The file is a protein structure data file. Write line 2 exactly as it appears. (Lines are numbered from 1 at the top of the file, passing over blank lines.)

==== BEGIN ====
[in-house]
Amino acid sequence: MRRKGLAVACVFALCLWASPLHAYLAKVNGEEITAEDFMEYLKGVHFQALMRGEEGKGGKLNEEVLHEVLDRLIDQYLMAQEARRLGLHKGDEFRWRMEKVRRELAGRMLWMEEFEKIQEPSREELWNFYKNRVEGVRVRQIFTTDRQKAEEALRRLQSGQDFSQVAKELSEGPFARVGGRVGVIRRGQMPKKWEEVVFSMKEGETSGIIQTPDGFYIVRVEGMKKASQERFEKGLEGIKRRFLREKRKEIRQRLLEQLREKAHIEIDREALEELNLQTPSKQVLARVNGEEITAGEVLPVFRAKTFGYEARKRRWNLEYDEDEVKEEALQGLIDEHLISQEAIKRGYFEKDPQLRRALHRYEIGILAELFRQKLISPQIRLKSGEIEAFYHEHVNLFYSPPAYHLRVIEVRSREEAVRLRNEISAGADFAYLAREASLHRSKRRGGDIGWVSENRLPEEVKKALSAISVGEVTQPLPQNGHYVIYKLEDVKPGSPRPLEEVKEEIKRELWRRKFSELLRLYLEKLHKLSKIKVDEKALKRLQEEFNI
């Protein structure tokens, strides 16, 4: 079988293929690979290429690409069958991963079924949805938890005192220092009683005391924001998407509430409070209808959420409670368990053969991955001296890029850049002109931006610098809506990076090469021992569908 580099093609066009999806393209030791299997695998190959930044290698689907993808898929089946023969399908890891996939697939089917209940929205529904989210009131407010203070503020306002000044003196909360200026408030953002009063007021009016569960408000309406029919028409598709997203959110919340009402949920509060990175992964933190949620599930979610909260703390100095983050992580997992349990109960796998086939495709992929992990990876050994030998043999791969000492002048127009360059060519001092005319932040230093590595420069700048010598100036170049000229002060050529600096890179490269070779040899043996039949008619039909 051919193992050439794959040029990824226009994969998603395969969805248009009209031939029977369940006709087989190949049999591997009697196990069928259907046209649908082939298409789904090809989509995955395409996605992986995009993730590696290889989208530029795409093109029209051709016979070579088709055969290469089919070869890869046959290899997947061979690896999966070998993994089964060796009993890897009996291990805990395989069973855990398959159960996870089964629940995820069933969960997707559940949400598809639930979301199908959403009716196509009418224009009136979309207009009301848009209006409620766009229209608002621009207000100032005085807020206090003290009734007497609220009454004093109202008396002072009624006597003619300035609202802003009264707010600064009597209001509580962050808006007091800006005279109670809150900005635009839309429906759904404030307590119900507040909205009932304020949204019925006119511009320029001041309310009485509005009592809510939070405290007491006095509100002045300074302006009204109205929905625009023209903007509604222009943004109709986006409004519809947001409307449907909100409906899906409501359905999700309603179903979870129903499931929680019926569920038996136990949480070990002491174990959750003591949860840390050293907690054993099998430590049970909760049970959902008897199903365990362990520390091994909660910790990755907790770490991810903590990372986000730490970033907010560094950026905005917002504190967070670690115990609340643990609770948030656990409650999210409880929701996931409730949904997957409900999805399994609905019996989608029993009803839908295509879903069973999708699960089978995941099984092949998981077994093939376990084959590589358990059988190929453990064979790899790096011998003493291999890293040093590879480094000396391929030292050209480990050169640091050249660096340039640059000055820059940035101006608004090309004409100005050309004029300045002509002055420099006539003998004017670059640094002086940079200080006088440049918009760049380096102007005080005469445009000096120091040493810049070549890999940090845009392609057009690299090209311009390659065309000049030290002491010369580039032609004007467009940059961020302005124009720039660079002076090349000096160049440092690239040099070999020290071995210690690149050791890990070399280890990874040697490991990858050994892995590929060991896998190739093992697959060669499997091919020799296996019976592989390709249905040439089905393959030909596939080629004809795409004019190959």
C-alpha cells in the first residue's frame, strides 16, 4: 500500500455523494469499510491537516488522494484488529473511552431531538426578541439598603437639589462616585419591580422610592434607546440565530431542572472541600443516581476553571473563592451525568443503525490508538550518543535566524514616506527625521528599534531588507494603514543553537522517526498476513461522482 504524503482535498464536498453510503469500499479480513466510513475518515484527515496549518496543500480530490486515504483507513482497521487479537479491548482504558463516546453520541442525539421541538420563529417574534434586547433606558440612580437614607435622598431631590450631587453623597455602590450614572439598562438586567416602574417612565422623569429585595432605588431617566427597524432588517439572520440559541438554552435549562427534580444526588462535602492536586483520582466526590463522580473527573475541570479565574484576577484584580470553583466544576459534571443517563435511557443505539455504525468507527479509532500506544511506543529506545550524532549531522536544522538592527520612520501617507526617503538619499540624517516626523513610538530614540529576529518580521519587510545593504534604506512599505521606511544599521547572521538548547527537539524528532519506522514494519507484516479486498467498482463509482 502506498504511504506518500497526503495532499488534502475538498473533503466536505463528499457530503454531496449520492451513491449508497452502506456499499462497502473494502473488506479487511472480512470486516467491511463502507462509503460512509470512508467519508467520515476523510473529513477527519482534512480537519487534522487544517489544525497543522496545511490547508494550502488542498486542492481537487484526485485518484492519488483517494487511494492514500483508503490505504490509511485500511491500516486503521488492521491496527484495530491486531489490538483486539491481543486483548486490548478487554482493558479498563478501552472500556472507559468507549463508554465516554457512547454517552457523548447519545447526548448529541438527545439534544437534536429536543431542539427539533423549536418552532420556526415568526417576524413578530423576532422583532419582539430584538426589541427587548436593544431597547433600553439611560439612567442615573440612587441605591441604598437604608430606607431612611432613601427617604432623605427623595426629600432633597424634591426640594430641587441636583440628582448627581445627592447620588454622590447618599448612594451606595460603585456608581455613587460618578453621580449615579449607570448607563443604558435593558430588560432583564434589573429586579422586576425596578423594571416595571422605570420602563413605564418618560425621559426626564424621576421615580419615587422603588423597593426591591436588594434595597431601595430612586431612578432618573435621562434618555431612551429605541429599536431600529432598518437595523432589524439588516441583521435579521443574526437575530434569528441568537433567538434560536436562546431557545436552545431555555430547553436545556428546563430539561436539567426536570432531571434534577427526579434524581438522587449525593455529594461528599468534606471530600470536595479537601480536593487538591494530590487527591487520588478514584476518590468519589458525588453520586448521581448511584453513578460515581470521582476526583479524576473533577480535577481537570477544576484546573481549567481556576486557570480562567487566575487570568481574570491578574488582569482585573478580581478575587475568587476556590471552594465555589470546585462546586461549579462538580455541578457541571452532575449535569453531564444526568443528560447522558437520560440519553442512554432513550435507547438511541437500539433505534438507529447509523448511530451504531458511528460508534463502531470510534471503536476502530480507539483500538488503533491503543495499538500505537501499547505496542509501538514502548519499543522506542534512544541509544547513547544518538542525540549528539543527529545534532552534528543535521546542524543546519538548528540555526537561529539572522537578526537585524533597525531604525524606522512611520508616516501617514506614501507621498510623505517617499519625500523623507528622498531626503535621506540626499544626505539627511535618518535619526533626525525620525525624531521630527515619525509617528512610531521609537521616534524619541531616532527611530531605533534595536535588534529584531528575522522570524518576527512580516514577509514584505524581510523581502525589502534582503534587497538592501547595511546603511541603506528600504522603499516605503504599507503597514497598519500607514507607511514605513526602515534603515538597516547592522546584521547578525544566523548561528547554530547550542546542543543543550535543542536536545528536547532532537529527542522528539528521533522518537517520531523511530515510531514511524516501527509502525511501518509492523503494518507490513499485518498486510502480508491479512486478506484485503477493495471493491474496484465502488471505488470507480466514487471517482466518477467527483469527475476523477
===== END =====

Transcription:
Amino acid sequence: MRRKGLAVACVFALCLWASPLHAYLAKVNGEEITAEDFMEYLKGVHFQALMRGEEGKGGKLNEEVLHEVLDRLIDQYLMAQEARRLGLHKGDEFRWRMEKVRRELAGRMLWMEEFEKIQEPSREELWNFYKNRVEGVRVRQIFTTDRQKAEEALRRLQSGQDFSQVAKELSEGPFARVGGRVGVIRRGQMPKKWEEVVFSMKEGETSGIIQTPDGFYIVRVEGMKKASQERFEKGLEGIKRRFLREKRKEIRQRLLEQLREKAHIEIDREALEELNLQTPSKQVLARVNGEEITAGEVLPVFRAKTFGYEARKRRWNLEYDEDEVKEEALQGLIDEHLISQEAIKRGYFEKDPQLRRALHRYEIGILAELFRQKLISPQIRLKSGEIEAFYHEHVNLFYSPPAYHLRVIEVRSREEAVRLRNEISAGADFAYLAREASLHRSKRRGGDIGWVSENRLPEEVKKALSAISVGEVTQPLPQNGHYVIYKLEDVKPGSPRPLEEVKEEIKRELWRRKFSELLRLYLEKLHKLSKIKVDEKALKRLQEEFNI